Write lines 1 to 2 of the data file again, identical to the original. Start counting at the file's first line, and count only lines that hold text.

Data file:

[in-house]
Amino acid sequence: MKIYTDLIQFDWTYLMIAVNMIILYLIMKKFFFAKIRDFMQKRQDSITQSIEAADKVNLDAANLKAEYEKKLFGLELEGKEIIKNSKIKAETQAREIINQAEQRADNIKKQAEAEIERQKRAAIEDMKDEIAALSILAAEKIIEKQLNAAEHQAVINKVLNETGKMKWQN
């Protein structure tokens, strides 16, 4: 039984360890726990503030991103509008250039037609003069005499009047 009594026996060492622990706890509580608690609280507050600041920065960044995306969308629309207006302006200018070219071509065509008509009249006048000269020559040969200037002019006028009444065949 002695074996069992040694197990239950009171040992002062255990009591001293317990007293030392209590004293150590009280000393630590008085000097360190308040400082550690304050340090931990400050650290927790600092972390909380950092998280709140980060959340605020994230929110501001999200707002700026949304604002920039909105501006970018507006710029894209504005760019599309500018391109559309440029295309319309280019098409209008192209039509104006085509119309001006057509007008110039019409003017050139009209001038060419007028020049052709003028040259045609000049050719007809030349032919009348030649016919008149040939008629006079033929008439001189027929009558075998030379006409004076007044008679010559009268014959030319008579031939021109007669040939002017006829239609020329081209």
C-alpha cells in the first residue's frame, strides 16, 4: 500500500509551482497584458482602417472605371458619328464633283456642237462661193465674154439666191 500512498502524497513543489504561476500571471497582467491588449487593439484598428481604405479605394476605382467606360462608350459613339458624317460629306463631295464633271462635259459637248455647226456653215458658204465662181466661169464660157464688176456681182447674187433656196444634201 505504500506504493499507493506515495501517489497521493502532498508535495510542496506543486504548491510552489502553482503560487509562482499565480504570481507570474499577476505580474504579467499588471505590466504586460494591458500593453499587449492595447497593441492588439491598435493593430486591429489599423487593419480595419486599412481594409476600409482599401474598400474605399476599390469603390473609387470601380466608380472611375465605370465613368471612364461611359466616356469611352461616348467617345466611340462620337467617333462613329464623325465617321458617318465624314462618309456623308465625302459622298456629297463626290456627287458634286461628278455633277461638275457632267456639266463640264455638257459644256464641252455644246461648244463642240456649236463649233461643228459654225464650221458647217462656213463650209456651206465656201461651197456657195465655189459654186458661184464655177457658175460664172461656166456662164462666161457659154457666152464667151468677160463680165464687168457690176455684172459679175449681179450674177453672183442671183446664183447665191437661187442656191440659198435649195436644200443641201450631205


[in-house]
Amino acid sequence: MKIYTDLIQFDWTYLMIAVNMIILYLIMKKFFFAKIRDFMQKRQDSITQSIEAADKVNLDAANLKAEYEKKLFGLELEGKEIIKNSKIKAETQAREIINQAEQRADNIKKQAEAEIERQKRAAIEDMKDEIAALSILAAEKIIEKQLNAAEHQAVINKVLNETGKMKWQN